Down in the polls and with less than 100 days until the election, Phil Angelides’ campaign for governor has revamped its campaign message. For much of the general election campaign–and even during the primary–Angelides and his advisers worked to tie Gov. Arnold Schwarzenegger to the President George W. Bush, hoping the latter’s dismal approval ratings in the state would drag down the governor’s reelection chances.
But in recent weeks the campaign has rolled out a new theme: Arnold Schwarzenegger as a flip-flopping, convictions-free actor versus Angelides, a “governor you can count on.”
Since July 25, the Angelides campaign and the state Democratic Party have sent out twelve missives blasting Schwarzenegger for “flip-flops”, accusing him of changing his positions on Proposition 187, greenhouse gases, fully funding education, not raising money from special interests and the Minutemen. On Thursday, the California Democratic Party unveiled a Web page dedicated solely to tracking Schwarzenegger’s “flip-flops and broken promises.”
In the previous seven months of the year, Team Angelides had never once used the term in either a press release or memo to reporters.
“It is just too many flip-flops for anyone to ignore,” says Angelides strategist Bob Mulholland. “As a public official, Schwarzenegger should be embarrassed. It’s like he has an identical twin with different positions.”
As a political term, flip-flop was a common theme in the 2004 presidential election, in which President Bush’s political team–several of whom are now working for Schwarzenegger–plastered the label on Democratic challenger John Kerry at every turn.
All of Angelides top strategists say the flip-flop message, which they insist underscores a larger issue of whether Schwarzenegger can be trusted, is here to stay.
“It is a metaphor for who he really is and can we trust him,” said Bill Carrick, who will oversee the production of Angelides’ and the Democratic Party’s television ads.
“It is going to be a key part of the campaign,” said Steve Maviglio, another Angelides adviser, who in a June op-ed that appeared in Capitol Weekly, suggested that the campaign “distribute flip-flops at the governor’s campaign events.”
Schwarzenegger spokesman Matt David dismissed the new Angelides tactic, saying that it is Angelides, not Schwarzenegger, that has waffled on the major issues facing the state.
“This is not an effective campaign strategy especially since Angelides has flip-flopped on a number of issues including Jessica’s Law and his plan to make public his exact tax proposal,” said David. “To be effective Angelides needs to change his message of negativity and pessimism and be honest about how much he is going to increase taxes on hard-working Californians.”
Angelides’ new theme comes as public polls show Angelides trailing Schwarzenegger by as much as thirteen points.
The hope, Angelides insiders say, is that the new message will help the campaign gain traction in a year that the governor has repositioned himself in the political center. Already this year, Schwarzenegger has embraced a hike in the minimum wage, promoted stem cell research, worked with Democrats in the Legislature and signed an agreement with British Prime Minister Tony Blair on global climate change.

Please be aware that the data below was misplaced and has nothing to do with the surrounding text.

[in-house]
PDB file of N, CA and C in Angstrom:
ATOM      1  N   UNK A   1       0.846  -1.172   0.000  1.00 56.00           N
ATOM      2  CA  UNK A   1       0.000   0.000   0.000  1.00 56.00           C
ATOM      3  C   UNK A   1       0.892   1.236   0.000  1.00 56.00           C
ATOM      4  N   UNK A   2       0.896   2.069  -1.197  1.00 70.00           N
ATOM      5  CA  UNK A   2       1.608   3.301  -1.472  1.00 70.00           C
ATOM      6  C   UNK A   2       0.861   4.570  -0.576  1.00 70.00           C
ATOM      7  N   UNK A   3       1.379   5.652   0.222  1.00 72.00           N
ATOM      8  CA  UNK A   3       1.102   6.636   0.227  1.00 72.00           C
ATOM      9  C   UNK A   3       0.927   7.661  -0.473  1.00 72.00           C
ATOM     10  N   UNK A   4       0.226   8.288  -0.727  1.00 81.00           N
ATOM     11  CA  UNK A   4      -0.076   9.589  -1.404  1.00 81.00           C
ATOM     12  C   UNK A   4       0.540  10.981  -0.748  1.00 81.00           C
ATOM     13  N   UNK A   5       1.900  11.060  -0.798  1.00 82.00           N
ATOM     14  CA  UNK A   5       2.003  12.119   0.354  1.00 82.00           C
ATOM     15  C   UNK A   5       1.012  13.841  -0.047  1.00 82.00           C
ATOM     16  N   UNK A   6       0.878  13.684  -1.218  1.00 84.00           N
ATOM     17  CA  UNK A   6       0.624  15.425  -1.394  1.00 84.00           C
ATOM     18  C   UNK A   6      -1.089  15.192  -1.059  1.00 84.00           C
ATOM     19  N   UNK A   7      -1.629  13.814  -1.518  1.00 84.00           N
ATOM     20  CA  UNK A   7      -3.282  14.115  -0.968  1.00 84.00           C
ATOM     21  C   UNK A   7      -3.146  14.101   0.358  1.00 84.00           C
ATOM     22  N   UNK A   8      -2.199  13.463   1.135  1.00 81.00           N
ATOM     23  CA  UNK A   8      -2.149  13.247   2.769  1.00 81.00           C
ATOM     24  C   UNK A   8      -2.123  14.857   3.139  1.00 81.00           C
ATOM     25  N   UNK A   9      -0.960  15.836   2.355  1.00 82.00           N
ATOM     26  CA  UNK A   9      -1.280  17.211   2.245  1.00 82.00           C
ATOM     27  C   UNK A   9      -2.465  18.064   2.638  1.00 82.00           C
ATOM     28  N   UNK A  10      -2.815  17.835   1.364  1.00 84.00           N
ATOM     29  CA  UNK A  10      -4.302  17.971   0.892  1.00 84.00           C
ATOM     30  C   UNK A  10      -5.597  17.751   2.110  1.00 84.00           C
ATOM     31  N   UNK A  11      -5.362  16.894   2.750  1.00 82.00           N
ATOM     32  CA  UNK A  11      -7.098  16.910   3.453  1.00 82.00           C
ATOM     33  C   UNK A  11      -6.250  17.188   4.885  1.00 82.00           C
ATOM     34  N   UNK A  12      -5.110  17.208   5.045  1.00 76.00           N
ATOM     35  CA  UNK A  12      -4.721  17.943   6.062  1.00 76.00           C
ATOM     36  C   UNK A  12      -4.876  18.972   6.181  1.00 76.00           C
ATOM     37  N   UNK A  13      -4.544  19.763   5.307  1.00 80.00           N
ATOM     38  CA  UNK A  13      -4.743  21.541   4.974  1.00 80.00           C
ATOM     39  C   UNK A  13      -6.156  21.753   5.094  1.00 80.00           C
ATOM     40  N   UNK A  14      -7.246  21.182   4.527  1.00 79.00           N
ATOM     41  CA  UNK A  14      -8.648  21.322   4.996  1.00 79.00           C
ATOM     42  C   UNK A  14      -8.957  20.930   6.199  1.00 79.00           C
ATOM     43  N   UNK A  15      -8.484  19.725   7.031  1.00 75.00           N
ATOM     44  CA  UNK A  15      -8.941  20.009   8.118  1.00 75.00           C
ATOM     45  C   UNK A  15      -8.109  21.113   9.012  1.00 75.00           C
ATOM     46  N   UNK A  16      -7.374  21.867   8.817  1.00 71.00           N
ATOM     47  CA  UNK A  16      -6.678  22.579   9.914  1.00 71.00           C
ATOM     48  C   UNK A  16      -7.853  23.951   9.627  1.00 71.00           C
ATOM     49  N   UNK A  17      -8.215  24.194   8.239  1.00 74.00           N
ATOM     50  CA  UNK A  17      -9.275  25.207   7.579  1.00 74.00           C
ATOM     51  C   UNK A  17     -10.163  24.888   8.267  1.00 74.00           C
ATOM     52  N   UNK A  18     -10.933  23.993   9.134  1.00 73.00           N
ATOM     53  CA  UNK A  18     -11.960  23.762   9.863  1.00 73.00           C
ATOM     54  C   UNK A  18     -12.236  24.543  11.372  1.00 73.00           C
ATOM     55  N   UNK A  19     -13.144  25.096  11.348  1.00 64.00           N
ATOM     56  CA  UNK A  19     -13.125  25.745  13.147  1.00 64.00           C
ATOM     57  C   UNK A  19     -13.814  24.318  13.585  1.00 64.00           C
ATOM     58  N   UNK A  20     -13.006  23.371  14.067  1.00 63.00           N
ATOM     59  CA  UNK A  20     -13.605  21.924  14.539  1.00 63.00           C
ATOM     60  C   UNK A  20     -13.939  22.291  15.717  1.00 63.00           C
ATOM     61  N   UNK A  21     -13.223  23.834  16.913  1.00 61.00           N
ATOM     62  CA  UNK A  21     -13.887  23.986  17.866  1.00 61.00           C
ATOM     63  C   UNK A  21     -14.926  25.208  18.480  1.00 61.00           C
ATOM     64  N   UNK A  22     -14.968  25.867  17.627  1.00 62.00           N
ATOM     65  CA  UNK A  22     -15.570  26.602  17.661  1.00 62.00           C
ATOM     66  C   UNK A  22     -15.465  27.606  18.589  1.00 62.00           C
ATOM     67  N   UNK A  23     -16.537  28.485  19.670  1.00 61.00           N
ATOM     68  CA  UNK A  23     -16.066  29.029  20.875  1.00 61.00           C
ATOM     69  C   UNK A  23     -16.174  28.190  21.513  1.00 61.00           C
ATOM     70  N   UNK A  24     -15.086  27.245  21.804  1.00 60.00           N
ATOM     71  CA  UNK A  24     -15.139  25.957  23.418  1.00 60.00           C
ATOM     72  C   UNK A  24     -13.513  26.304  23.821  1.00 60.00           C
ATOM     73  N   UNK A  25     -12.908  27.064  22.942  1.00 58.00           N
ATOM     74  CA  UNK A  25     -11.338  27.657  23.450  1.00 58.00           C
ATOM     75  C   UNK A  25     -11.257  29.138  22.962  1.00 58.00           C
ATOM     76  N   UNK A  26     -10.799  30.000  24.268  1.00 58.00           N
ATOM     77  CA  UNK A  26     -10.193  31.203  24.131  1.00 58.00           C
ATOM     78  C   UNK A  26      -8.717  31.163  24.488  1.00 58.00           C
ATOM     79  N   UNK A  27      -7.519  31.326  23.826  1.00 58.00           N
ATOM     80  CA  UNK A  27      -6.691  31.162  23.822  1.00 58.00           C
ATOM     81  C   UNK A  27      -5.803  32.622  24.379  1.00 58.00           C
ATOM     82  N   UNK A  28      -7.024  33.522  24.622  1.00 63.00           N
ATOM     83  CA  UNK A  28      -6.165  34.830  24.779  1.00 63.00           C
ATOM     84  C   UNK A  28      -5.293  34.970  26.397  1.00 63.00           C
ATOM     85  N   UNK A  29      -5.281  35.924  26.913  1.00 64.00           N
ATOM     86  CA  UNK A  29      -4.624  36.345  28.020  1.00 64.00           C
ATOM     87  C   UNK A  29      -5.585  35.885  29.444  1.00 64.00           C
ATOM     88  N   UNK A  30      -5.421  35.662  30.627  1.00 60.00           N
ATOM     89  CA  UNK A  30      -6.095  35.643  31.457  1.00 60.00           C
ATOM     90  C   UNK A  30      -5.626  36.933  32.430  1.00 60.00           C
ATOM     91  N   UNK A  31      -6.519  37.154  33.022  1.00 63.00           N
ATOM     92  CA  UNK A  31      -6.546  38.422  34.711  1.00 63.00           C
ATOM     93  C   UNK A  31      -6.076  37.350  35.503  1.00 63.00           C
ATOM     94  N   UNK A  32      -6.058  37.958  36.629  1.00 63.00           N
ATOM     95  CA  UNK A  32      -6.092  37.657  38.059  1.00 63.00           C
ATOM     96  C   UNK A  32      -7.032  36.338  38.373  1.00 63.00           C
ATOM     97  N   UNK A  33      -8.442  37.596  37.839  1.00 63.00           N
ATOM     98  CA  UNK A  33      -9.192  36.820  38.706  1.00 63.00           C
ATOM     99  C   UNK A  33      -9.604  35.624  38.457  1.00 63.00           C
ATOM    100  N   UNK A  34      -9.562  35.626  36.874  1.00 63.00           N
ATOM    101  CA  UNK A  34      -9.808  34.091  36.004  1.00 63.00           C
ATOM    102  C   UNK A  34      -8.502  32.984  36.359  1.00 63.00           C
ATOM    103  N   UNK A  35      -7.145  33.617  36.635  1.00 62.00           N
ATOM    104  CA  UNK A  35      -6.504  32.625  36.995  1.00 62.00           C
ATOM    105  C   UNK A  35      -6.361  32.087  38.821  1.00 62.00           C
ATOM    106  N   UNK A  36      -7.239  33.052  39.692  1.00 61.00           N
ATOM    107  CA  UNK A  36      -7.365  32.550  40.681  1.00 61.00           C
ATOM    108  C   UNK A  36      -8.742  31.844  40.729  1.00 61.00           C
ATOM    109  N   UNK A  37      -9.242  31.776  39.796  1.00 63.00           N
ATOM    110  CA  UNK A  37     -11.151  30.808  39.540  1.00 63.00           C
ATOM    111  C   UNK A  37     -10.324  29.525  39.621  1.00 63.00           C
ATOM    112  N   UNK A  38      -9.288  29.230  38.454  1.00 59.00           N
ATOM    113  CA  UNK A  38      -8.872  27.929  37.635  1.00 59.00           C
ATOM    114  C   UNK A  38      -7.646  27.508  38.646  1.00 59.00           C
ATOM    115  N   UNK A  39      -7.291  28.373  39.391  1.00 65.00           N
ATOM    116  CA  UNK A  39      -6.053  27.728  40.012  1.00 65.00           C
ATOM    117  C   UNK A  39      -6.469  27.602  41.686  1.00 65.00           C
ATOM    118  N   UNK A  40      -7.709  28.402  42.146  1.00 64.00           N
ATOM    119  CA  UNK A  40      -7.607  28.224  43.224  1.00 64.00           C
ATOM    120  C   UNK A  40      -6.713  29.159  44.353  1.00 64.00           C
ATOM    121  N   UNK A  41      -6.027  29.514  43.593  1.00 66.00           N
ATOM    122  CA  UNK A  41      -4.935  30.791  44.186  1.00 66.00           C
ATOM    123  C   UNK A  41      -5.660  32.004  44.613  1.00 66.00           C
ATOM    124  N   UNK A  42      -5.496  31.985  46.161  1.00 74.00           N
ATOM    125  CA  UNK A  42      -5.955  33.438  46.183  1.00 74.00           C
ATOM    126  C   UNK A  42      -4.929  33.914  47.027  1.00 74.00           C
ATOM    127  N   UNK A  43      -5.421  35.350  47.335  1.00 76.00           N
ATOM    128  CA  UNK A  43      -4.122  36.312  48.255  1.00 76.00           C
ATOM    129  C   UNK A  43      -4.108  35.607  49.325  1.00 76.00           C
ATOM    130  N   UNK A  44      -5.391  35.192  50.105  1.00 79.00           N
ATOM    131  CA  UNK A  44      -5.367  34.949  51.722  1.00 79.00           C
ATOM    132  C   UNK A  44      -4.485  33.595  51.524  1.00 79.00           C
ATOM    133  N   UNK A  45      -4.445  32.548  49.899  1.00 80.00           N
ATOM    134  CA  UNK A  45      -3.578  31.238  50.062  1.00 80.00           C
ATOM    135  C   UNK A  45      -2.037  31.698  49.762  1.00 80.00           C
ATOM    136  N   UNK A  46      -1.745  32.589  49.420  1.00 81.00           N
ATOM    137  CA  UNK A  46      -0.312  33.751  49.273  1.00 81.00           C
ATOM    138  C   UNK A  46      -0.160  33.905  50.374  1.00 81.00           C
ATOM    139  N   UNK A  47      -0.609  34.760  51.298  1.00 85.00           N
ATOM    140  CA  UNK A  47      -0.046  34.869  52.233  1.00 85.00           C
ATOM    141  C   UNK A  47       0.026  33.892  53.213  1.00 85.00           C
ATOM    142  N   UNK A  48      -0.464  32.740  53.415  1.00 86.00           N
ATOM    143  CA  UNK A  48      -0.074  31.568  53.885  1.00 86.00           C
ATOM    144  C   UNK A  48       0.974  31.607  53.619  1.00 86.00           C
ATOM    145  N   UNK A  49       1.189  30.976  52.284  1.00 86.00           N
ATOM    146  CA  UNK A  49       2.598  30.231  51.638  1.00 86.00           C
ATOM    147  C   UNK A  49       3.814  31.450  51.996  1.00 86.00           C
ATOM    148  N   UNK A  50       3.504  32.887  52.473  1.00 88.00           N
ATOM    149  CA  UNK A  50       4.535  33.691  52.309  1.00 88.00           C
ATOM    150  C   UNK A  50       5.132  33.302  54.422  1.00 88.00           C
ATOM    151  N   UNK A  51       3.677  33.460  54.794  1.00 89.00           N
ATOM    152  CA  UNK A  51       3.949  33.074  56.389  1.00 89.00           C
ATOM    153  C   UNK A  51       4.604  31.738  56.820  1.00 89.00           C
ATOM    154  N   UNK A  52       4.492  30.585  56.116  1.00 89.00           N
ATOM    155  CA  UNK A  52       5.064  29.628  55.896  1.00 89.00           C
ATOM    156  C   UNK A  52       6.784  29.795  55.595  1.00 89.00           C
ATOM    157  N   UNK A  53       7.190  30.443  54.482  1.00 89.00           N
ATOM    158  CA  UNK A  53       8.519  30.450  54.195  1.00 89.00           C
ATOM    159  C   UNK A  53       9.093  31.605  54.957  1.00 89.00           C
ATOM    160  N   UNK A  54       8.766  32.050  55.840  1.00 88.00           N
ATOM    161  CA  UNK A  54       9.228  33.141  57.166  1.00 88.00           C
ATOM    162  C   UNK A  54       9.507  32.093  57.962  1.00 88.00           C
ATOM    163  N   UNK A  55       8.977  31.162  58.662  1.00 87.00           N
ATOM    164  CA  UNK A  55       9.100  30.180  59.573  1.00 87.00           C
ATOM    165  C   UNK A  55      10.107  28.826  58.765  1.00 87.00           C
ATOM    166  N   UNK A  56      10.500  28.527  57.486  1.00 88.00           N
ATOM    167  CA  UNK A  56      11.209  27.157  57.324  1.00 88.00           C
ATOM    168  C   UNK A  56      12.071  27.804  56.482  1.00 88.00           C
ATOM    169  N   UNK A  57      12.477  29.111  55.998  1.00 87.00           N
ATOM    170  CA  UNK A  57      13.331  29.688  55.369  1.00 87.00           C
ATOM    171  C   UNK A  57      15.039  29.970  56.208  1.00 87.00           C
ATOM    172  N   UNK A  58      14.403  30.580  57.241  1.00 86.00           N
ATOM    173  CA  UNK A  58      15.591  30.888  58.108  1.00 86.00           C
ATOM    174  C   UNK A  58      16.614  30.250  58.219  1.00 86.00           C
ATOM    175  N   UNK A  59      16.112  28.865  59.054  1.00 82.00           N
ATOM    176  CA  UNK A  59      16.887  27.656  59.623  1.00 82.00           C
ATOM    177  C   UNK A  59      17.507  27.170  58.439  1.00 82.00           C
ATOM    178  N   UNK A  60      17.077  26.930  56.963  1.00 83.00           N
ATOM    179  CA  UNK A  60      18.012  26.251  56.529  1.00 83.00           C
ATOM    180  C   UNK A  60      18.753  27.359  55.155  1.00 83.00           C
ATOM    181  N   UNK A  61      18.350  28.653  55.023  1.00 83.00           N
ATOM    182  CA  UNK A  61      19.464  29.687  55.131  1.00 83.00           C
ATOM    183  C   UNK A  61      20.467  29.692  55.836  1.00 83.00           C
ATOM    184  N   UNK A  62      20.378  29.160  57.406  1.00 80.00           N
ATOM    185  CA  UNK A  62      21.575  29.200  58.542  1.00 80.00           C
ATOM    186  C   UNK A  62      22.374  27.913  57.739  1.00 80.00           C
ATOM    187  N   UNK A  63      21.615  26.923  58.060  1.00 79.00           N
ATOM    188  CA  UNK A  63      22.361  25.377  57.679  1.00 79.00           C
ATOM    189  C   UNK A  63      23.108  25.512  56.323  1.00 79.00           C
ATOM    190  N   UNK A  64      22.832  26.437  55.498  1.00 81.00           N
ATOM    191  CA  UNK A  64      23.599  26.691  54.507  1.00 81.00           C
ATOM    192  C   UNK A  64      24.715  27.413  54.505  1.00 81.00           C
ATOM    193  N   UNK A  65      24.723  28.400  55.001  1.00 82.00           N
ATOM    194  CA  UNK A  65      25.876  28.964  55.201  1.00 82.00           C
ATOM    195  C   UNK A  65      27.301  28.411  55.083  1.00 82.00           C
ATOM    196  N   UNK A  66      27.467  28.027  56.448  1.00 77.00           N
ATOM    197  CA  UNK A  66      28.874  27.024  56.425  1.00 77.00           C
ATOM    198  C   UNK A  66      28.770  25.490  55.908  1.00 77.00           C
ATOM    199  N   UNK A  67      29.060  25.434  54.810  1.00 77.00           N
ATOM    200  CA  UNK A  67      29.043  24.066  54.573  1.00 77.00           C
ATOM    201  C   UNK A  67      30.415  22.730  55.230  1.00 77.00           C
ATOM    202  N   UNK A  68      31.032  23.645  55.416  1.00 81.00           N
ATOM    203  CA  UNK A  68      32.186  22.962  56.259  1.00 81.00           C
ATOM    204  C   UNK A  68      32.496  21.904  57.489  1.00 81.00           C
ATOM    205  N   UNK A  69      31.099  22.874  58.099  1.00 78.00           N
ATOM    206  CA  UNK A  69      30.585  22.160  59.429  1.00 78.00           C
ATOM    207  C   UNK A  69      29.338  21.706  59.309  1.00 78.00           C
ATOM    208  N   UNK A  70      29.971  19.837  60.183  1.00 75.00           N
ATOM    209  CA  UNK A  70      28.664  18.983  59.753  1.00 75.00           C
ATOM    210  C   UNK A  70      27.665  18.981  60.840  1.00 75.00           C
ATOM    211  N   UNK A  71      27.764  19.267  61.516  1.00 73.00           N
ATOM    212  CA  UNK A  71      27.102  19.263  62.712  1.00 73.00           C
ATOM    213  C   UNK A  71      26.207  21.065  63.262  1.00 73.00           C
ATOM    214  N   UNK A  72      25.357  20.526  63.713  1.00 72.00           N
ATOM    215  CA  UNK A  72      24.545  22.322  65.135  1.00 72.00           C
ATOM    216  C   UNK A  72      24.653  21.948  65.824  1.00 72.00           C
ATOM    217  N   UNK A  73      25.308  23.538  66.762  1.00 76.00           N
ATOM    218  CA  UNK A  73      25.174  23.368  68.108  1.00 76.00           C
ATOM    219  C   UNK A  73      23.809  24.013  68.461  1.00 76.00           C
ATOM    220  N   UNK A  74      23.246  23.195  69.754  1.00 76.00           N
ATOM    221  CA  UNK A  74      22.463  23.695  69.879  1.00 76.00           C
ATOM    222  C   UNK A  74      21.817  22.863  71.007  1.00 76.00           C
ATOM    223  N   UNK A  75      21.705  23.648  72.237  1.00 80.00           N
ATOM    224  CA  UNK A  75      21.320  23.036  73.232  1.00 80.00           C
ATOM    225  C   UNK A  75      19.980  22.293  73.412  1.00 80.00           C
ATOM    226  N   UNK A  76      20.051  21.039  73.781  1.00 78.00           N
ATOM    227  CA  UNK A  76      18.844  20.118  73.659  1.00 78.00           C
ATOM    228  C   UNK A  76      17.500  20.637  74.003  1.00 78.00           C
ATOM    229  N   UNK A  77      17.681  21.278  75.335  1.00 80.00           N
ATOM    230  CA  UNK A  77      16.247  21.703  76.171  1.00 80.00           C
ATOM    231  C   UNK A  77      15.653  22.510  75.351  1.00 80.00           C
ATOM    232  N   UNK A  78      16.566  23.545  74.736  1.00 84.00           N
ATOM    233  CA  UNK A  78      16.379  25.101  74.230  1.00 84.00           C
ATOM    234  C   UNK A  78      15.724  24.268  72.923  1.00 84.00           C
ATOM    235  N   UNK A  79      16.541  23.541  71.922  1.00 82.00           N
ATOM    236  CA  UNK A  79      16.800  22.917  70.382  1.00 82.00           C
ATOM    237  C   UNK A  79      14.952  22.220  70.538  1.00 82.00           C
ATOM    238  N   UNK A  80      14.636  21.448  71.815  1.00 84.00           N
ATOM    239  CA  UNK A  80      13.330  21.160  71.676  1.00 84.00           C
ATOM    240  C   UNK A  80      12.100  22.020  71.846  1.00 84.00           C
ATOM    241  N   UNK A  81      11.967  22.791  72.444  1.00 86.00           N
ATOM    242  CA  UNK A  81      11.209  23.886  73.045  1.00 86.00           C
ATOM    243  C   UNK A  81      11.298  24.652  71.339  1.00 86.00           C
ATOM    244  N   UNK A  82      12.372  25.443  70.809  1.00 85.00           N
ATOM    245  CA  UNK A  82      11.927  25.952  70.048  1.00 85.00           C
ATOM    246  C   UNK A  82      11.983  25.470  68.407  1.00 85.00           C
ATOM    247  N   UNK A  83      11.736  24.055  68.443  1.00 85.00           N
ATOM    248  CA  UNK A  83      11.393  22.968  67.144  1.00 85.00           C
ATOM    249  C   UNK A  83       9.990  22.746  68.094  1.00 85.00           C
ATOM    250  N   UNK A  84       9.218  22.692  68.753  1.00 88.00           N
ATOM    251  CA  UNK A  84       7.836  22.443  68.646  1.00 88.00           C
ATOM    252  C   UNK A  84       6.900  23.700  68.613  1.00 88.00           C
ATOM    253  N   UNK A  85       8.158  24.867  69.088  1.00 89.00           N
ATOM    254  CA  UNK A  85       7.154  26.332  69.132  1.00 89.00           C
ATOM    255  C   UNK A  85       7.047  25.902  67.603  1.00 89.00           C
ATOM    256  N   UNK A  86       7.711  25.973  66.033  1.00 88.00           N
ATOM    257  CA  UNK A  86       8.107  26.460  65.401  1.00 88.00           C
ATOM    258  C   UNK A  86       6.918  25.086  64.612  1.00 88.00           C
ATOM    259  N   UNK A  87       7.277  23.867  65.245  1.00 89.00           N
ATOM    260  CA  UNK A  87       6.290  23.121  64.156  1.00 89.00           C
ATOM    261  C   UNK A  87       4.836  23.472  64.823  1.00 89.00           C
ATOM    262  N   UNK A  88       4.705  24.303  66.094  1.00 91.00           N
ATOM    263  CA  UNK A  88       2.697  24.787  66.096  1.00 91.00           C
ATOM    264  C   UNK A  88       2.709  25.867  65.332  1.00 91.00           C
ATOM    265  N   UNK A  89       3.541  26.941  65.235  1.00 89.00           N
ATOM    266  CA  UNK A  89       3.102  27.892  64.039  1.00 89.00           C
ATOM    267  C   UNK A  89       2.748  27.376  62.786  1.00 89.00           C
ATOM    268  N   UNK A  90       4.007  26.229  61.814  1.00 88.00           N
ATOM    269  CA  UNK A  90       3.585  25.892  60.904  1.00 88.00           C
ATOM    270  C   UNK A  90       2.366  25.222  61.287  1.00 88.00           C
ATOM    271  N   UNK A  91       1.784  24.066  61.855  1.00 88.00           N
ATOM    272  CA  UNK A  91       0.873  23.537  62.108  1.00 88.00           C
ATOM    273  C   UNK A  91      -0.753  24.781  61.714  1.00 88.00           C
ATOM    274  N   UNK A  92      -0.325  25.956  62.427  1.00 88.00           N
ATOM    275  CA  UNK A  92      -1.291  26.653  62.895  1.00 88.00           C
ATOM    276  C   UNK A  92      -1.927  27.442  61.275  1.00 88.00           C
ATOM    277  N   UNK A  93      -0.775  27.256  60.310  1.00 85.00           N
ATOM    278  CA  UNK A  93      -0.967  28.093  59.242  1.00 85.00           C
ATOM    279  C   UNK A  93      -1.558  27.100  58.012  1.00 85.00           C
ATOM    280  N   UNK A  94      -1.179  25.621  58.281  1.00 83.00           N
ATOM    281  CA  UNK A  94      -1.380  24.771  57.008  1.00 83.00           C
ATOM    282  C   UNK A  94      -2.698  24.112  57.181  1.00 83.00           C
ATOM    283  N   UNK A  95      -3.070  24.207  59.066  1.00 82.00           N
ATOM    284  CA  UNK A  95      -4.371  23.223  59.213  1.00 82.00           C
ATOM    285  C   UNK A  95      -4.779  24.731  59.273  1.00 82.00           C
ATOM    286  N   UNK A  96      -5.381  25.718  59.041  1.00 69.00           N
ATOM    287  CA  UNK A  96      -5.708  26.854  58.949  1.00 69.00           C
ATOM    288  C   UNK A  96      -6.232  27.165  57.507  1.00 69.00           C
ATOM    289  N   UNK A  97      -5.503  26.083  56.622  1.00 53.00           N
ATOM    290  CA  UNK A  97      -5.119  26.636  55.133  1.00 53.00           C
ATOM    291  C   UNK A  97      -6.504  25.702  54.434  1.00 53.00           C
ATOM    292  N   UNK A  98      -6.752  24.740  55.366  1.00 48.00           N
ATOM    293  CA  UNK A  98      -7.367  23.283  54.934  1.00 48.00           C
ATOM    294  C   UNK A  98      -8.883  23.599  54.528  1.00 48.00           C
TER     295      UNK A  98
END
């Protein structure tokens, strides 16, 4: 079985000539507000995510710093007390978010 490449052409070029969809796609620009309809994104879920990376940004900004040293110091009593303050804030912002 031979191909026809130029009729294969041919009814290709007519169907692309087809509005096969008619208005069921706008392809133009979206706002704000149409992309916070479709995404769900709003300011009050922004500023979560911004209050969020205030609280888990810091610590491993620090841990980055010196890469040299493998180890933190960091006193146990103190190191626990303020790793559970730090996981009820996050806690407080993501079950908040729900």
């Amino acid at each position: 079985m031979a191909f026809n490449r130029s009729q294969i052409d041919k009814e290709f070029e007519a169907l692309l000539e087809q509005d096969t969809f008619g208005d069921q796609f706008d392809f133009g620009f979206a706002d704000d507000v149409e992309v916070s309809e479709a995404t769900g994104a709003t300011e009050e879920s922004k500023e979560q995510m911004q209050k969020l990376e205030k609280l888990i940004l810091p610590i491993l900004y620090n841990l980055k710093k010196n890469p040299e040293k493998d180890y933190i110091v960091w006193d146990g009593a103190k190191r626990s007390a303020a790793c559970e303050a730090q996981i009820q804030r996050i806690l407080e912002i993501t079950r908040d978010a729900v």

Those actions are a sharp contrast from the partisan warrior that called a special election in 2005 that was opposed by every major California Democrat and Democratic interest group. Angelides advisers say the shift–demeaned in one release as Schwarzenegger finding “election year religion”–shows a lack of conviction.
“Trust, character, convictions. Schwarzenegger has none,” says Angelides strategist Mulholland.
The Schwarzenegger and Republican Party operations have spent more than $10 million in television ads since the primary trying to cast Angelides as a tax-happy candidate that wants to “move California backward.” The result has been a lead for Schwarzenegger in virtually every public poll.
Now, the Angelides campaign has begun to fight back.
Earlier this week, top Angelides campaign advisers organized an hour-long presentation titled “Path to Victory” for reporters outlining Angelides’ strengths in a general election campaign. The campaign unveiled a new slogan “A governor you can count on” atop e-mails to supporters and the campaign Web site in mid-July. And, in coordination with the state party, Angelides’ campaign has begun highlighting what they say are a string of broken pledges, including not raising money from special interests, fully funding public schools and prioritizing healthcare for children.
Angelides pollster, Paul Maslin, says highlighting Schwarzenegger’s “broken promises” is a natural fit stemming from more than a year’s worth of interviews with voters.
“We’ve had a bunch of focus groups in the last year and they’ve said, ‘Arnold’s been just like the rest of the politicians. He’s disappointed us,'” says Maslin. “We are not making this up. This is what people have been saying to us for the last year.”